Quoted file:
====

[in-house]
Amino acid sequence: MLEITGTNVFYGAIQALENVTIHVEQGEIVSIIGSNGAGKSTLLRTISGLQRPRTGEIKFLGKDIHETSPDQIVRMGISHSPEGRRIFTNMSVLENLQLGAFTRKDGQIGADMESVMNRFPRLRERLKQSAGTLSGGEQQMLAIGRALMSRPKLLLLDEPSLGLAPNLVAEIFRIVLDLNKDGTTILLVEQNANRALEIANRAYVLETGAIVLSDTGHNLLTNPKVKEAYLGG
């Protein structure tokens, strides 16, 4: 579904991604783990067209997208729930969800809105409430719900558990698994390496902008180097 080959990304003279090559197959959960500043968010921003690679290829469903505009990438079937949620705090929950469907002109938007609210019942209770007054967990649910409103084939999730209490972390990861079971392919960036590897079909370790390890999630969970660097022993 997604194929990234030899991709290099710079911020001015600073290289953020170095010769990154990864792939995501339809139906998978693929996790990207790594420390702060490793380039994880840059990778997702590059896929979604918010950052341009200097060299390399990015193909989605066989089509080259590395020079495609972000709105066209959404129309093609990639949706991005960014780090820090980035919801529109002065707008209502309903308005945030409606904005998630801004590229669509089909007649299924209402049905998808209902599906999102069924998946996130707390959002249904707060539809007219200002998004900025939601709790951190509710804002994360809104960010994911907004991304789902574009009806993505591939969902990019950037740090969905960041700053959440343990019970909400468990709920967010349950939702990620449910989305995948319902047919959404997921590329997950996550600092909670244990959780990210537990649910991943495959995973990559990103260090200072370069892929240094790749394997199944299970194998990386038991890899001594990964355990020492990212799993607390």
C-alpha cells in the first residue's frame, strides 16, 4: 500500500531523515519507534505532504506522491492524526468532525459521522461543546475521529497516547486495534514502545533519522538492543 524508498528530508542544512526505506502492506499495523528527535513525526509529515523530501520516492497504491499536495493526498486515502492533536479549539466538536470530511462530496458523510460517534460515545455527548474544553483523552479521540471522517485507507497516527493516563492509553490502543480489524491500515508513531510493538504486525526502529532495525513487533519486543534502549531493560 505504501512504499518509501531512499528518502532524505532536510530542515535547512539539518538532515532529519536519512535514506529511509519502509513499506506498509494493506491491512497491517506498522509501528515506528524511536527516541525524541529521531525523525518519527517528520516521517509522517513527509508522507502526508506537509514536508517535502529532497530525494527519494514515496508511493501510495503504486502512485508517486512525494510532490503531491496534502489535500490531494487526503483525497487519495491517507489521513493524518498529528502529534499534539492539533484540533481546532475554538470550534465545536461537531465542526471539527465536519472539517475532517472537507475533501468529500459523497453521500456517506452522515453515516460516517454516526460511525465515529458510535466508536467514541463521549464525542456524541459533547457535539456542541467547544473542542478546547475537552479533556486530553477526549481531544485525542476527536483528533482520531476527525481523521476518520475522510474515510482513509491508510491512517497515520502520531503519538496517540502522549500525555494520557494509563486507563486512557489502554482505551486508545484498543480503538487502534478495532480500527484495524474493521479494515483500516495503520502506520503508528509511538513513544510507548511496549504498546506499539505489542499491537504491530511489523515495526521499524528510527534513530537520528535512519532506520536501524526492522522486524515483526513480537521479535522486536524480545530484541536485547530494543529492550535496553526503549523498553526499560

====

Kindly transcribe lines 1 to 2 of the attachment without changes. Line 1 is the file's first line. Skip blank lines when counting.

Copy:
[in-house]
Amino acid sequence: MLEITGTNVFYGAIQALENVTIHVEQGEIVSIIGSNGAGKSTLLRTISGLQRPRTGEIKFLGKDIHETSPDQIVRMGISHSPEGRRIFTNMSVLENLQLGAFTRKDGQIGADMESVMNRFPRLRERLKQSAGTLSGGEQQMLAIGRALMSRPKLLLLDEPSLGLAPNLVAEIFRIVLDLNKDGTTILLVEQNANRALEIANRAYVLETGAIVLSDTGHNLLTNPKVKEAYLGG